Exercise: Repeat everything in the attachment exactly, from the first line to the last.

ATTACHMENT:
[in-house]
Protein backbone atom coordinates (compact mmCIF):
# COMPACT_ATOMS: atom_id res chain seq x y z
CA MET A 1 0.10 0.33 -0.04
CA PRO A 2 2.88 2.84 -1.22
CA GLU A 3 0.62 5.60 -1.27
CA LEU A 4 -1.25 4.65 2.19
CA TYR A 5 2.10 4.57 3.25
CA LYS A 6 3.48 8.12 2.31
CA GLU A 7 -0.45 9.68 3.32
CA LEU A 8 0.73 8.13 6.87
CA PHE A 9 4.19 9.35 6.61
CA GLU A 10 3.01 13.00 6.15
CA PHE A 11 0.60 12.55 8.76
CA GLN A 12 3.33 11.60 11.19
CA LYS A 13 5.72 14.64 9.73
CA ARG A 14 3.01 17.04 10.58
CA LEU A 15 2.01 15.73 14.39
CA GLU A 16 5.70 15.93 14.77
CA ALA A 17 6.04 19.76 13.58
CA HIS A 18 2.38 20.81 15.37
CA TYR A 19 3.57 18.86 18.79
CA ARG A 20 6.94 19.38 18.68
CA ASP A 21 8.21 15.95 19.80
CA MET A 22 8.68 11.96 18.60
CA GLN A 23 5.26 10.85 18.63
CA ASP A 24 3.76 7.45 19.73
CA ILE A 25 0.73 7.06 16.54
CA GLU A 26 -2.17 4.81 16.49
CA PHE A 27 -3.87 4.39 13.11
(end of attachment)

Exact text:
[in-house]
Protein backbone atom coordinates (compact mmCIF):
# COMPACT_ATOMS: atom_id res chain seq x y z
CA MET A 1 0.10 0.33 -0.04
CA PRO A 2 2.88 2.84 -1.22
CA GLU A 3 0.62 5.60 -1.27
CA LEU A 4 -1.25 4.65 2.19
CA TYR A 5 2.10 4.57 3.25
CA LYS A 6 3.48 8.12 2.31
CA GLU A 7 -0.45 9.68 3.32
CA LEU A 8 0.73 8.13 6.87
CA PHE A 9 4.19 9.35 6.61
CA GLU A 10 3.01 13.00 6.15
CA PHE A 11 0.60 12.55 8.76
CA GLN A 12 3.33 11.60 11.19
CA LYS A 13 5.72 14.64 9.73
CA ARG A 14 3.01 17.04 10.58
CA LEU A 15 2.01 15.73 14.39
CA GLU A 16 5.70 15.93 14.77
CA ALA A 17 6.04 19.76 13.58
CA HIS A 18 2.38 20.81 15.37
CA TYR A 19 3.57 18.86 18.79
CA ARG A 20 6.94 19.38 18.68
CA ASP A 21 8.21 15.95 19.80
CA MET A 22 8.68 11.96 18.60
CA GLN A 23 5.26 10.85 18.63
CA ASP A 24 3.76 7.45 19.73
CA ILE A 25 0.73 7.06 16.54
CA GLU A 26 -2.17 4.81 16.49
CA PHE A 27 -3.87 4.39 13.11